Nature photographer Kevin Ebi, of Lynnwood, shot an image of Haleakala National Park in Hawaii that will be featured on a National Park postage stamp commemorating the parks’ 100th anniversary.

Nature photographer Kevin Ebi, of Lynnwood, shot an image of Haleakala National Park in Hawaii that will be featured on a National Park postage stamp commemorating the parks’ 100th anniversary.

Lynnwood photographer’s image to be used on postage stamps

LYNNWOOD — Last summer, out of the blue, Kevin Ebi received an email. A company that works with the U.S. Postal Service was inquiring about a spectacular image on Ebi’s nature photography website.

The message asked if Ebi, who runs his Living Wilderness Nature Photography business from his Lynnwood home, would consider using one of his pictures taken in Hawaii for a postage stamp.

“Who says no to that question?” said Ebi, 42, who launched his photo business in 2003 and a year later left his work as a radio broadcaster.

Ebi’s stunning photo, “Rainbow on Haleakala,” will now be seen nationwide as a stamp on cards and letters during this year’s 100th anniversary of the National Park Service.

On April 15, the National Park Service announced that Ebi’s photo of a rainbow over the crater at Haleakala National Park on Maui is the 10th of 16 Forever Stamp images being revealed this month to celebrate the agency’s centennial. A striking look at star trails over Mount Rainier, previewed Wednesday by the National Park Service, is also among the centennial series.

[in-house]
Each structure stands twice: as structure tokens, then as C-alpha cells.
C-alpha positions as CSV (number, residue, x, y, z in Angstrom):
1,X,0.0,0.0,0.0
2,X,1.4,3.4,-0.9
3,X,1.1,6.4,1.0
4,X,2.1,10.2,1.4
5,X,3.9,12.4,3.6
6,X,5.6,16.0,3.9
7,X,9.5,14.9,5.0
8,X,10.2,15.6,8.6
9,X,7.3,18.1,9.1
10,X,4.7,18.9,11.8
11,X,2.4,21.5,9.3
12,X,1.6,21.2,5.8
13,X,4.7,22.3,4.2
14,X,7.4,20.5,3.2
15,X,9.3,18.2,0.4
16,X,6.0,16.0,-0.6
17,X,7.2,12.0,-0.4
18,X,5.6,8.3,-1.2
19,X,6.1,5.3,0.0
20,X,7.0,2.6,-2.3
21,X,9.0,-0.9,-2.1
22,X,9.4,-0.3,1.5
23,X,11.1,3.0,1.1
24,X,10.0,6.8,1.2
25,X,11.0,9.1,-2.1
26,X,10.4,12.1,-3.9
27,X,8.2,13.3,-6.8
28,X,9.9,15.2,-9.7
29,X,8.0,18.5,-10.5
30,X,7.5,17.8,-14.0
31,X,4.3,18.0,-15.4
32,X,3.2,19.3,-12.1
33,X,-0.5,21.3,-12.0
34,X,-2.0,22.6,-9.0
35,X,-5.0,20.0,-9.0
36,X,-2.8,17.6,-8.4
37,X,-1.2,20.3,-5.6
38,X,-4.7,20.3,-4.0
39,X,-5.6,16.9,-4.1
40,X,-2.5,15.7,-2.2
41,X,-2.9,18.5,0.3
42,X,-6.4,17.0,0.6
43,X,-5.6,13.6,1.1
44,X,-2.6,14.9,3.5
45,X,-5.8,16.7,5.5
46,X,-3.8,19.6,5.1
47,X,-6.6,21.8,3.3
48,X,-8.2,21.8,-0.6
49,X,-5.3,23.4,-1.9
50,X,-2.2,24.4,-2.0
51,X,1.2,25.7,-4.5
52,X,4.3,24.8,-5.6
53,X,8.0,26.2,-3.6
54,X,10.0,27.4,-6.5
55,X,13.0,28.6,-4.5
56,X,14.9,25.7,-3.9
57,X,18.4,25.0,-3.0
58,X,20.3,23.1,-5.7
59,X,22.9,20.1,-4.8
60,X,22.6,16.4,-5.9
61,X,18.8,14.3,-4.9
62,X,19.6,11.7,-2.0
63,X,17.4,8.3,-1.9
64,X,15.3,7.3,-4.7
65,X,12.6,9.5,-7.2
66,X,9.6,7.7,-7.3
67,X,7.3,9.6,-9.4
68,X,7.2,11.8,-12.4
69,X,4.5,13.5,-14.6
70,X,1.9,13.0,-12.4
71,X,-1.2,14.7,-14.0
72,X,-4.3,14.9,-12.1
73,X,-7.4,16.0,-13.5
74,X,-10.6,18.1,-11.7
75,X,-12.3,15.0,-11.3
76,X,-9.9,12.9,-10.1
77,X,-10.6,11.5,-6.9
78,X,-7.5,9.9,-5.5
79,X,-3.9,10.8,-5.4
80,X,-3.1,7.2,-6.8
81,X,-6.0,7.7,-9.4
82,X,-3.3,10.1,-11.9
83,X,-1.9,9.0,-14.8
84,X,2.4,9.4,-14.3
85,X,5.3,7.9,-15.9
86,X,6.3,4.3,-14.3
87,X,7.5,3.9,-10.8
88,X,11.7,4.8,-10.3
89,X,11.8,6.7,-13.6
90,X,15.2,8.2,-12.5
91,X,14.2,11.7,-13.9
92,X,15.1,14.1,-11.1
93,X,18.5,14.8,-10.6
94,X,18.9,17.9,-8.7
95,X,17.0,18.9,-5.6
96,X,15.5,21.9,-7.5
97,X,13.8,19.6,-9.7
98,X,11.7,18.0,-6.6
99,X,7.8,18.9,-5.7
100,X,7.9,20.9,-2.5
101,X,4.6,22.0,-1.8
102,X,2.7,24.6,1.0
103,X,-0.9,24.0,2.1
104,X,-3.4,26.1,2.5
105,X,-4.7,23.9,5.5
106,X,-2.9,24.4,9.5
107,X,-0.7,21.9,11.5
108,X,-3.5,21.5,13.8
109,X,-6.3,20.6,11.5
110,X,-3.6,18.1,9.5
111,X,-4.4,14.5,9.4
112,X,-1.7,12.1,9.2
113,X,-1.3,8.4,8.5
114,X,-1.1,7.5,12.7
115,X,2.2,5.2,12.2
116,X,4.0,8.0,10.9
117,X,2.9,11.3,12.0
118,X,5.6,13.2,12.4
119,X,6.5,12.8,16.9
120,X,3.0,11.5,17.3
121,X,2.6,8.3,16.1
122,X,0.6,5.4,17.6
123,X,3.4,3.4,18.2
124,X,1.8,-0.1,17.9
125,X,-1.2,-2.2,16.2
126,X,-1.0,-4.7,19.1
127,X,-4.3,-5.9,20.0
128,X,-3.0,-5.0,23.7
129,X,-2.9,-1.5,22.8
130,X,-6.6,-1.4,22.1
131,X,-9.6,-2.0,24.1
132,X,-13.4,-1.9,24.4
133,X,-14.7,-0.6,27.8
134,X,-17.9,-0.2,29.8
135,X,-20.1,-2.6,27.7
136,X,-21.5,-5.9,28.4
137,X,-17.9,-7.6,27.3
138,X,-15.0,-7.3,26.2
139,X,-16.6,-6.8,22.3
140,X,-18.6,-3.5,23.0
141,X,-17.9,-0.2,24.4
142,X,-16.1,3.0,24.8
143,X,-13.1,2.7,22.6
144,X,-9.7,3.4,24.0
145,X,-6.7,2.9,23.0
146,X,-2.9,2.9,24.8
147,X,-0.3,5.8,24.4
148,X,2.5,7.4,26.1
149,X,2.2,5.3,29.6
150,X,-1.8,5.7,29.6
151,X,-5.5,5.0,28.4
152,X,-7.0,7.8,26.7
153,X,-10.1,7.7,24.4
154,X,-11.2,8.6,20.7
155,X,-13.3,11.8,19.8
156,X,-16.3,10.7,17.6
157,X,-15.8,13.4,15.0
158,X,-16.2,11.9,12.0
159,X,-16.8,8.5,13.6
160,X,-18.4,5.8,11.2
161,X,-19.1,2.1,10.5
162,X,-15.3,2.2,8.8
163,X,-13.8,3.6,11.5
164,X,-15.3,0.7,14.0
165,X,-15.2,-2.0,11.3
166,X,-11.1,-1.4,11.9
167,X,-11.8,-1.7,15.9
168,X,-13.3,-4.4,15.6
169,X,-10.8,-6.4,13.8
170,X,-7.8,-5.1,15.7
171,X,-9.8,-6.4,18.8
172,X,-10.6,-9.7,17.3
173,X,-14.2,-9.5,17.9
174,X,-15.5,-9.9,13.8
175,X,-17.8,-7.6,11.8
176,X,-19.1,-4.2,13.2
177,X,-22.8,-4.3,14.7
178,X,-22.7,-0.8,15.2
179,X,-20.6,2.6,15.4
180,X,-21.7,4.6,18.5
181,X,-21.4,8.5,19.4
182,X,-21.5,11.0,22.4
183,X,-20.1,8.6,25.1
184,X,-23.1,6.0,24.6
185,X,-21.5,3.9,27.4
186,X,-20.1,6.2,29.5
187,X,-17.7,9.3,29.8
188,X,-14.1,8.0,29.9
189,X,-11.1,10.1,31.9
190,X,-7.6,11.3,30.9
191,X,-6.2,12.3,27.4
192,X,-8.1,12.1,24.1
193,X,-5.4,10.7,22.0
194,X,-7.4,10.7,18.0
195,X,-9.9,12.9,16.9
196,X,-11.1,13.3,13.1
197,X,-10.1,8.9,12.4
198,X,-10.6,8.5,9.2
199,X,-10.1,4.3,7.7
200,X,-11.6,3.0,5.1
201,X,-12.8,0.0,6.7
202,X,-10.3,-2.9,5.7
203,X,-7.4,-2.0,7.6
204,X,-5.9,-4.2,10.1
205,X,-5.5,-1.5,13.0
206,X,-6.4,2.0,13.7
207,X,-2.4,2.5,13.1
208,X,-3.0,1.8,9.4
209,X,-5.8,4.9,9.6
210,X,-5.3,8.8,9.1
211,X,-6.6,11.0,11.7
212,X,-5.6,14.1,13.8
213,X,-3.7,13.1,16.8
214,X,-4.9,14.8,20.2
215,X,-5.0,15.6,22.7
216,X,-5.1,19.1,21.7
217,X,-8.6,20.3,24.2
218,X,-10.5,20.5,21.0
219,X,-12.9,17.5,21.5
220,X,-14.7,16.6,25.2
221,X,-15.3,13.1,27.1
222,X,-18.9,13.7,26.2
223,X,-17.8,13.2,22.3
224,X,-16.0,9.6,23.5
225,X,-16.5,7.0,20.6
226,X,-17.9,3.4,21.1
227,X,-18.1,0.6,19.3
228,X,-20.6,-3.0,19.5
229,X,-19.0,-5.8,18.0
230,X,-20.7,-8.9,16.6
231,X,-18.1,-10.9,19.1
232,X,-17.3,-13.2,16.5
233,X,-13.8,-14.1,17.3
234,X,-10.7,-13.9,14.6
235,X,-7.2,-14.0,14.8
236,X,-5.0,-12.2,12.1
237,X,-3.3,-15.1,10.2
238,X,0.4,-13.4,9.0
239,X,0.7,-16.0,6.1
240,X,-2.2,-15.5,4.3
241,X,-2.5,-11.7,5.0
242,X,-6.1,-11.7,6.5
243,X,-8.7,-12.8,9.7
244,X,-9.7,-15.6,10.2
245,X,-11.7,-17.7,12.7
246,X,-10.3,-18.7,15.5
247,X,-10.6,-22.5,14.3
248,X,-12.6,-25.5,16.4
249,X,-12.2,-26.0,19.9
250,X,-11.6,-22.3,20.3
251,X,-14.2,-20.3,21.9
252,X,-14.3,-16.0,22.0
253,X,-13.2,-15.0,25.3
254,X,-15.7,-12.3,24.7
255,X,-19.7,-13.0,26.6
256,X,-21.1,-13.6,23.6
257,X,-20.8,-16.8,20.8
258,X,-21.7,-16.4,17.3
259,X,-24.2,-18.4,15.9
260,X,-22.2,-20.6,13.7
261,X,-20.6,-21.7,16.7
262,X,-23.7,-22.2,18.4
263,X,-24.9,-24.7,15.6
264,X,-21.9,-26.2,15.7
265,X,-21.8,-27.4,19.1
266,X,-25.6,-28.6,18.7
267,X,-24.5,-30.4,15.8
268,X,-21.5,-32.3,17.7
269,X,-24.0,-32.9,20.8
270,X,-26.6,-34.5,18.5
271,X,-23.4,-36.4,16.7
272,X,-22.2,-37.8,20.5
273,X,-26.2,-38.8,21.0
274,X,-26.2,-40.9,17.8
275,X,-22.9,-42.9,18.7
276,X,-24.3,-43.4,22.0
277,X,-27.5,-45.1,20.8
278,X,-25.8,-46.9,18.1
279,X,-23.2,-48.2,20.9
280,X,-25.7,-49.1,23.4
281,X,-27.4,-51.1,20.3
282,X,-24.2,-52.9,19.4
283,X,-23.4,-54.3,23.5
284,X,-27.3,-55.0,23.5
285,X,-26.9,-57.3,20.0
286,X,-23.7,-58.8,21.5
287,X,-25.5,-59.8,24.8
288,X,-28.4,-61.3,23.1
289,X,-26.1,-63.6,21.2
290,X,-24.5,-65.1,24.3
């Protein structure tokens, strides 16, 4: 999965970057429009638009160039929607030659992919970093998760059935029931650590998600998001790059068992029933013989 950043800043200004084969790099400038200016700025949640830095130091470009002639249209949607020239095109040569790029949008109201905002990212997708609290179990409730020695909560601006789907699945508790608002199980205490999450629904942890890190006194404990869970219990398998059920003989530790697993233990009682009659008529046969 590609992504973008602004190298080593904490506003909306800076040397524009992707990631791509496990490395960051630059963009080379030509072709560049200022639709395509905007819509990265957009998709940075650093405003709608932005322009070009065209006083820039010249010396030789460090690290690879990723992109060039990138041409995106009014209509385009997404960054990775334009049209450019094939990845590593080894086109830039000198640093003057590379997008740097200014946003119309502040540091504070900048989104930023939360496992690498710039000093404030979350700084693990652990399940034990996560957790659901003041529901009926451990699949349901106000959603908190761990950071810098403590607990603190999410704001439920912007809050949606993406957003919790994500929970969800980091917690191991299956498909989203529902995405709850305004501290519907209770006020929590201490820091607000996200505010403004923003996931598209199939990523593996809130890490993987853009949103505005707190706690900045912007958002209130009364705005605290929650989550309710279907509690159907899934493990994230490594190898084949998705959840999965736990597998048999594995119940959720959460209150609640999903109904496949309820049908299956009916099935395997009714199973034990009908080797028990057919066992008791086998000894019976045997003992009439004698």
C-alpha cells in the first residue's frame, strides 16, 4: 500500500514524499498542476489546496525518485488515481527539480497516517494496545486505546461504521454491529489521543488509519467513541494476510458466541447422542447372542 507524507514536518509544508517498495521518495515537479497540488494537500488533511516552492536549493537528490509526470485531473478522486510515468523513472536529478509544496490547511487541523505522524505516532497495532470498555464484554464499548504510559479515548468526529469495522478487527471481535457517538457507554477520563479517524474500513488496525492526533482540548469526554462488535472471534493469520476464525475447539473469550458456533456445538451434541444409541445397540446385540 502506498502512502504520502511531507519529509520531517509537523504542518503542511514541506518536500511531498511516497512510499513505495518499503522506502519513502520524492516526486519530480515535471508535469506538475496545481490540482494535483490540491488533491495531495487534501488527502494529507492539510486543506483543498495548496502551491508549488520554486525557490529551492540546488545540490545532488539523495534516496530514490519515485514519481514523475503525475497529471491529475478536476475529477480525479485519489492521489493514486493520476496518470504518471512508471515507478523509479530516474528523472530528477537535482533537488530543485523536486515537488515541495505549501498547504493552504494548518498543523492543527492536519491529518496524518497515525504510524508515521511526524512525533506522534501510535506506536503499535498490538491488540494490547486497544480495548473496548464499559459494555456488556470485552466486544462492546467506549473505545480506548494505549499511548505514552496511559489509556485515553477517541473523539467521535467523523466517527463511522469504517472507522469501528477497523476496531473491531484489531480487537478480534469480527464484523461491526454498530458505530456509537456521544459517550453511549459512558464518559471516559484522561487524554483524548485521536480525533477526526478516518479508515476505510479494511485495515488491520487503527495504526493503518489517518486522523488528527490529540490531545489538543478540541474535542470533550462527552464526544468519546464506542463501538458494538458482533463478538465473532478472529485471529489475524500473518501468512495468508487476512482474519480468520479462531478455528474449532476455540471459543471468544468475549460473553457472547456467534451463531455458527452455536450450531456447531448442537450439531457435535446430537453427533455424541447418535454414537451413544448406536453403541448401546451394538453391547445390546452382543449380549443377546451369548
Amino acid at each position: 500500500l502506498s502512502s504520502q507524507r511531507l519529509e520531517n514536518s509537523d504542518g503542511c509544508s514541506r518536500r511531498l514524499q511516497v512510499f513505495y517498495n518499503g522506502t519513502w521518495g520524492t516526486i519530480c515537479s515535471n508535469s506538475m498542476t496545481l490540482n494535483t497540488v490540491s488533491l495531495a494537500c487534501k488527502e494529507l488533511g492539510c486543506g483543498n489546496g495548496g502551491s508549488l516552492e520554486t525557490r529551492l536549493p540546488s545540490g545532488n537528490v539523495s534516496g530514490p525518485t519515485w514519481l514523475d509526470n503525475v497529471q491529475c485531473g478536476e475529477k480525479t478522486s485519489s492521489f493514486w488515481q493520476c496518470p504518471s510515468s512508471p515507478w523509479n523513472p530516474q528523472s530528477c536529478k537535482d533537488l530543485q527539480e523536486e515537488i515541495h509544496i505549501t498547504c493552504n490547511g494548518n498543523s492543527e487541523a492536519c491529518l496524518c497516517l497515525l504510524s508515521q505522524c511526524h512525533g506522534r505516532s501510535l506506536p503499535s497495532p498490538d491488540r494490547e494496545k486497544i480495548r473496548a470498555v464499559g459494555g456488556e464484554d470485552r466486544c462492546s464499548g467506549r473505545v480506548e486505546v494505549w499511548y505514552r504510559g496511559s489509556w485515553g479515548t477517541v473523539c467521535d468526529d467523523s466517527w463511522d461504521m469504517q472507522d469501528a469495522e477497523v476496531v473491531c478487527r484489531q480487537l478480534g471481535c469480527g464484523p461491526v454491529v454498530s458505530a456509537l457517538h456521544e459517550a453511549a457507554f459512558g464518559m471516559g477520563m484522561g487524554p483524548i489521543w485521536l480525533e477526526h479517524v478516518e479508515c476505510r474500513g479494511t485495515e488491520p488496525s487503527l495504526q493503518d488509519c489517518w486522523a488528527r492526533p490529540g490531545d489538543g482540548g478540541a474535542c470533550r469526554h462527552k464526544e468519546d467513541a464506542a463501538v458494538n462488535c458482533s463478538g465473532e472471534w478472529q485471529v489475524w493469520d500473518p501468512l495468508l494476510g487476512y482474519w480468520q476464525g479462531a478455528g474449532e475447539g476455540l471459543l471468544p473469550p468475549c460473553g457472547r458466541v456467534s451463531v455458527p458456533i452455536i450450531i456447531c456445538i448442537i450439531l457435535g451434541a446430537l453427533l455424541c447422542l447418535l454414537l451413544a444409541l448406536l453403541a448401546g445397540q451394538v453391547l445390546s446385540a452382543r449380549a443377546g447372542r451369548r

A first-day-of-issue ceremony for the National Parks Forever Stamps is scheduled for June 2 in New York, and dedications will also be held at parks shown on the stamps.

“This is certainly a career high. You hardly ever see a nature photograph on a stamp,” Ebi said this week.

The photographer’s good fortune comes at a time of personal hardship.

Ebi’s wife, Jennifer Owen, is in need of a kidney transplant. She is now being treated with dialysis five days a week at their home.

Owen, also 42, began having kidney problems in her 20s. In 2004, she had transplant surgery at the Virginia Mason Transplant Center in Seattle. Her cousin was the kidney donor.

Ebi said she is on a waiting list for a kidney. Their hope is that a living donor will be found. Doctors, Ebi said, have told them a kidney from a living donor could last 25 years.

As Owen waits and undergoes nearly three-hour dialysis treatments, she works full time for Bio-Rad Laboratories, a medical and science equipment company. Dialysis, Ebi said, “keeps you alive, but it doesn’t give you the life you had.”

Owen can’t travel overseas like she once did with her photographer husband. She did accompany him to Los Angeles in January. That trip was for the opening of a “100 Years of National Parks” exhibit at the G2 Gallery, which specializes in nature and wildlife photos and has often displayed Ebi’s work.

Ebi remembers the cold, wet wait for his lucky moment in Hawaii. The image on the stamp was shot with his Canon 1Ds Mark III camera on a stormy day in November 2008. “It was nasty weather, a horrible thunderstorm,” he said.